The Double Slit Experiment
The double-slit experiment is one of the most fascinating experiments in physics, first performed by the British Polymath Thomas Young in 1802 and repeated many times by others. This experiment has baffled scientists for ages and is one of the greatest mysteries of quantum mechanics which hasn't been solved yet. It was overwhelming when I first learned about it, but stay with me. Let's get some definitions set for our better understanding and for the article to be self-contained.
Particle: A particle is a fundamental object of matter which is localized in nature. A particle has chemical and physical properties like volume, density, mass, etc. Grains of sand, electrons, photons, etc are examples of particles.
Wave: Simply put, a wave is just a transfer of energy in the form of oscillations from one place to another.
Crests and Troughs: The highs and lows of a wave respectively.
Imagine two metal screens parallel to each other, the front screen has a single slit in it. The back screen is plain and sensitive to impact. If we shoot particles (thousands of grains of sand, for example) onto the first screen, some grains will go through the slit and hit the screen behind, whereas some of them hit the first screen and fall. Since the back screen is sensitive to impact, we will see a line kind of pattern where the grains have hit. When we repeat the experiment with two such slits parallel to each other on the front screen, we will see two such patterns. Refer to figure 1.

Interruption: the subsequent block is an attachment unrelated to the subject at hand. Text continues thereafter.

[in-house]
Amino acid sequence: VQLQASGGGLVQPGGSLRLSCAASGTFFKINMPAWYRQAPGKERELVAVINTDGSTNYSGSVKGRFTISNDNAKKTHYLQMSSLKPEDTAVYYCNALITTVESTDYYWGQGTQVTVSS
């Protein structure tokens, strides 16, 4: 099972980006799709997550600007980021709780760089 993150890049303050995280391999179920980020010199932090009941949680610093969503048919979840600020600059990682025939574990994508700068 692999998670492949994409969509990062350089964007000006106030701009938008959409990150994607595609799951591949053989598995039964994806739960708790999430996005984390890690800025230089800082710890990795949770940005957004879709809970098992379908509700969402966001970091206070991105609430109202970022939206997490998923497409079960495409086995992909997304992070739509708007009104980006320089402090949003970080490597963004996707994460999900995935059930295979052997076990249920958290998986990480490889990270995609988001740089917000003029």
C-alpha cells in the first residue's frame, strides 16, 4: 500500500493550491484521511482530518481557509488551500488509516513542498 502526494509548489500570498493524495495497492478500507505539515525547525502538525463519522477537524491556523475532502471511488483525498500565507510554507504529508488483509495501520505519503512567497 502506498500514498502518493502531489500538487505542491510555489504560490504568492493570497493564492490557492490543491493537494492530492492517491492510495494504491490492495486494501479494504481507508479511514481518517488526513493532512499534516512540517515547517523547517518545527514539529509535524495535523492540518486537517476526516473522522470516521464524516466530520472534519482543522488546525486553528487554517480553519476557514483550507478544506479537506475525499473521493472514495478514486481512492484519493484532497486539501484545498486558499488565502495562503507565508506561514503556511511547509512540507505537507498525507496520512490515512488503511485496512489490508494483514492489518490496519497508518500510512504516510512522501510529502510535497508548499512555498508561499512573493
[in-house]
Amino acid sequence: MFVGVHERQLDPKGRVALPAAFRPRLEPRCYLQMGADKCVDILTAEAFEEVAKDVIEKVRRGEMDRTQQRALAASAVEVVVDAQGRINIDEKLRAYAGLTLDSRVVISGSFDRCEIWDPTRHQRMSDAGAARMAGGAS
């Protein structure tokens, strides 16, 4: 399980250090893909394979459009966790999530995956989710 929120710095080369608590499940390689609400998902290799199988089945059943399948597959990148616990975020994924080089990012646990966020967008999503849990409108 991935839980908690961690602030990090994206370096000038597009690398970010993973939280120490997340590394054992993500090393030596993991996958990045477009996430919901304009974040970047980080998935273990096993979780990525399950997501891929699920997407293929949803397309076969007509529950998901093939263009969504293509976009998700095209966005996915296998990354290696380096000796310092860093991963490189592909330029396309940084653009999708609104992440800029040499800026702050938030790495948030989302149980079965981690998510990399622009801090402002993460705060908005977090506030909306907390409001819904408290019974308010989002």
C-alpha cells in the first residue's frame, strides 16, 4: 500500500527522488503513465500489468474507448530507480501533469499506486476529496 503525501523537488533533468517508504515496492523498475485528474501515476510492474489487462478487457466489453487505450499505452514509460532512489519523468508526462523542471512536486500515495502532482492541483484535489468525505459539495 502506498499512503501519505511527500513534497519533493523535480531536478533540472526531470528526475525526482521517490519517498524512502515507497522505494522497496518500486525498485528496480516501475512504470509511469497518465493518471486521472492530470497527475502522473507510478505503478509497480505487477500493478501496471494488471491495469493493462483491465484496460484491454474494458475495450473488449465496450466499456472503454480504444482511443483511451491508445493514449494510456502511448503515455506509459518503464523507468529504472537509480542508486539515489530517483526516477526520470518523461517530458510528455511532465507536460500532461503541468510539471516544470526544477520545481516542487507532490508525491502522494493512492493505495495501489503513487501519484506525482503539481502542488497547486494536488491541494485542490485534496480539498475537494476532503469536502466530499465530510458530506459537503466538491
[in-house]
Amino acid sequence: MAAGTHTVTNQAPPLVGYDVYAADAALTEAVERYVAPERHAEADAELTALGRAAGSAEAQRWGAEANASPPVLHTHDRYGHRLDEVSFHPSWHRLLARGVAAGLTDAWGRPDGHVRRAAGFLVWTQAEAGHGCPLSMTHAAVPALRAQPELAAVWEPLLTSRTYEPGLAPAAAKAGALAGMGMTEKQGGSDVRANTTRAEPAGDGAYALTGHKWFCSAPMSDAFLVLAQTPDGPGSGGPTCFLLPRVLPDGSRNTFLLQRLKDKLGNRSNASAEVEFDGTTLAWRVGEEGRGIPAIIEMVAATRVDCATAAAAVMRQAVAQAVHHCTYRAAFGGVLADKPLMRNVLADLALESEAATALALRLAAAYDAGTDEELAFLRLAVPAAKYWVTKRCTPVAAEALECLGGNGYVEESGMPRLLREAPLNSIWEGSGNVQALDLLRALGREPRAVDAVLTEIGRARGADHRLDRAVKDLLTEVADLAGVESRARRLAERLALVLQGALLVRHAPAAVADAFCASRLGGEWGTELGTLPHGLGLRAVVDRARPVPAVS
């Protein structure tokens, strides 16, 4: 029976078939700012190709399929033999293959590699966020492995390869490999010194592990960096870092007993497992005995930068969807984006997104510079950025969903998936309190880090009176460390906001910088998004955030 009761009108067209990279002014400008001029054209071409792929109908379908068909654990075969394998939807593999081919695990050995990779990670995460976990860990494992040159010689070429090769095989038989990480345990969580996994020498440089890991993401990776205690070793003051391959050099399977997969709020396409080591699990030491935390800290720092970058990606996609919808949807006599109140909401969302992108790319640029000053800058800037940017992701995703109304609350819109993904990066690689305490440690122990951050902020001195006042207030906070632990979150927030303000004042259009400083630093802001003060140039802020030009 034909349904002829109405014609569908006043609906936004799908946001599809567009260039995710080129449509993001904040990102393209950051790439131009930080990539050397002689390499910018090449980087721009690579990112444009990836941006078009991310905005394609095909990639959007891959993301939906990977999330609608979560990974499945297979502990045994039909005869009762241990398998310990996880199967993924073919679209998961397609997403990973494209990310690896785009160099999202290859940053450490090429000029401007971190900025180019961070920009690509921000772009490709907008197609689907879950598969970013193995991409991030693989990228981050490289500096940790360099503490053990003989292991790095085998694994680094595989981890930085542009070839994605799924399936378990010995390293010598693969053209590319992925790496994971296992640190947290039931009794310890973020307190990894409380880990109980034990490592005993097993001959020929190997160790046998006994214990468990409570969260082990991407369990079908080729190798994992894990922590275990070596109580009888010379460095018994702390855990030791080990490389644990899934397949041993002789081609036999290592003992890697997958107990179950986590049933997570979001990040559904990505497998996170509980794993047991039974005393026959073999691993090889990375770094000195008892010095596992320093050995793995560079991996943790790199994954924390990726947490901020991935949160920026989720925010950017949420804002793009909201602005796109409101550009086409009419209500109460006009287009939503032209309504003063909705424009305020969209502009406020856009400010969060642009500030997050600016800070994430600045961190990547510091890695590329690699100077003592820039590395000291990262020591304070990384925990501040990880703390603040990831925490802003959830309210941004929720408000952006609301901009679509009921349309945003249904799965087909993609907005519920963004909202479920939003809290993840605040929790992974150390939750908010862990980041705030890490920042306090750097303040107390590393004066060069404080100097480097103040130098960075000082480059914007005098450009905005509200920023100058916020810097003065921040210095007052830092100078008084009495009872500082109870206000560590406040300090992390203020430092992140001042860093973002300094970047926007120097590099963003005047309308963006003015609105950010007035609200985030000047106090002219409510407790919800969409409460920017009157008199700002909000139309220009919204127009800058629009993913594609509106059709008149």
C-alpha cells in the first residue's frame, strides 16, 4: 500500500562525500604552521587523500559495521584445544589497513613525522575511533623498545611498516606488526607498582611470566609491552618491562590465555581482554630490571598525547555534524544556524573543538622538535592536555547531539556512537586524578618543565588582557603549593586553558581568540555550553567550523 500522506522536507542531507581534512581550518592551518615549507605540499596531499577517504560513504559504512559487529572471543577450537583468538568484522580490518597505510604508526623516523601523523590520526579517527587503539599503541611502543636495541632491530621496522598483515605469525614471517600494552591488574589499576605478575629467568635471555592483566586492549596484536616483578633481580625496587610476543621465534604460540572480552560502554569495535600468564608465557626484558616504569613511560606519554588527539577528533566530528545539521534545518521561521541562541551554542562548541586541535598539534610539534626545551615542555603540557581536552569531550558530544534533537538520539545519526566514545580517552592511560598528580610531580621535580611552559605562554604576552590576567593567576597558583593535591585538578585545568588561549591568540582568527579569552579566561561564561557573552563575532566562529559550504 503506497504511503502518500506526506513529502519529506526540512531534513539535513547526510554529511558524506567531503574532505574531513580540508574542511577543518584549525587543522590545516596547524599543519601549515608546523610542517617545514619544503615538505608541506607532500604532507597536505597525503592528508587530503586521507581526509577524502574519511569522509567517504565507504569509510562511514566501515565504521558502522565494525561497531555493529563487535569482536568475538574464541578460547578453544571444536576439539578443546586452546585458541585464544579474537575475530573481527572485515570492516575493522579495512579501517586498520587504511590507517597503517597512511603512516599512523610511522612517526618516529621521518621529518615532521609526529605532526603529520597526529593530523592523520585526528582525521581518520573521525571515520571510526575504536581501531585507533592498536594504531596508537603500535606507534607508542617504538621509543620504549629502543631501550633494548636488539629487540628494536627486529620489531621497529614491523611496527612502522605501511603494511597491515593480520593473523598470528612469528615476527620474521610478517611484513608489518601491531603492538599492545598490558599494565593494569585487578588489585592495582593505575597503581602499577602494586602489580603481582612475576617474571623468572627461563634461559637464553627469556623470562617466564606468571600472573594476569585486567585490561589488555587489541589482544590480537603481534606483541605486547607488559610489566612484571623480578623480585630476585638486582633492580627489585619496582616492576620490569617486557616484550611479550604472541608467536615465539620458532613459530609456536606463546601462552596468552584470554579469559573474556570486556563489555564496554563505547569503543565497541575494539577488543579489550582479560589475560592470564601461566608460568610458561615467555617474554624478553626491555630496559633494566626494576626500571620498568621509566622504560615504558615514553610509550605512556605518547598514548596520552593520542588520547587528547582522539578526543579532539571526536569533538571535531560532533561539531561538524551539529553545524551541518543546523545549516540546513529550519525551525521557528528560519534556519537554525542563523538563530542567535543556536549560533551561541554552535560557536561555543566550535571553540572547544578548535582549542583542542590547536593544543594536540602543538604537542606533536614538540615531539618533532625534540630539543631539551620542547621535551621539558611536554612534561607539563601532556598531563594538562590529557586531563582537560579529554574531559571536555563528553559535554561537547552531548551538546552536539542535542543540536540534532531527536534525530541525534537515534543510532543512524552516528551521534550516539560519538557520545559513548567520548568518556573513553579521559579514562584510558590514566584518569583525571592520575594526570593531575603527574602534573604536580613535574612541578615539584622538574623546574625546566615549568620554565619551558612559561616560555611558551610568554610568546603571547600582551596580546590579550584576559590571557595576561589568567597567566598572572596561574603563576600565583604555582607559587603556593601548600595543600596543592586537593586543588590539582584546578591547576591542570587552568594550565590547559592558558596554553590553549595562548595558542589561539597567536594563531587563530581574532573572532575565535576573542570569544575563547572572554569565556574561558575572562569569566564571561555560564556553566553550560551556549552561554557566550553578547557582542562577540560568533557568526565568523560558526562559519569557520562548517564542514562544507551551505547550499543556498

Now imagine sending a wave through the same two slits. Let's consider water. Imagine sending a water wave through the two slits. The wave hits the two slits, then gets splits into two. Now the back screen will get a pattern called an interference pattern. Remember we said a wave has crests and troughs (highs and lows)? When the highs of the two waves hit each other, they add up and become bright. When the high of one wave hits the low of another wave, they cancel out each other and form nothing. The results look like this.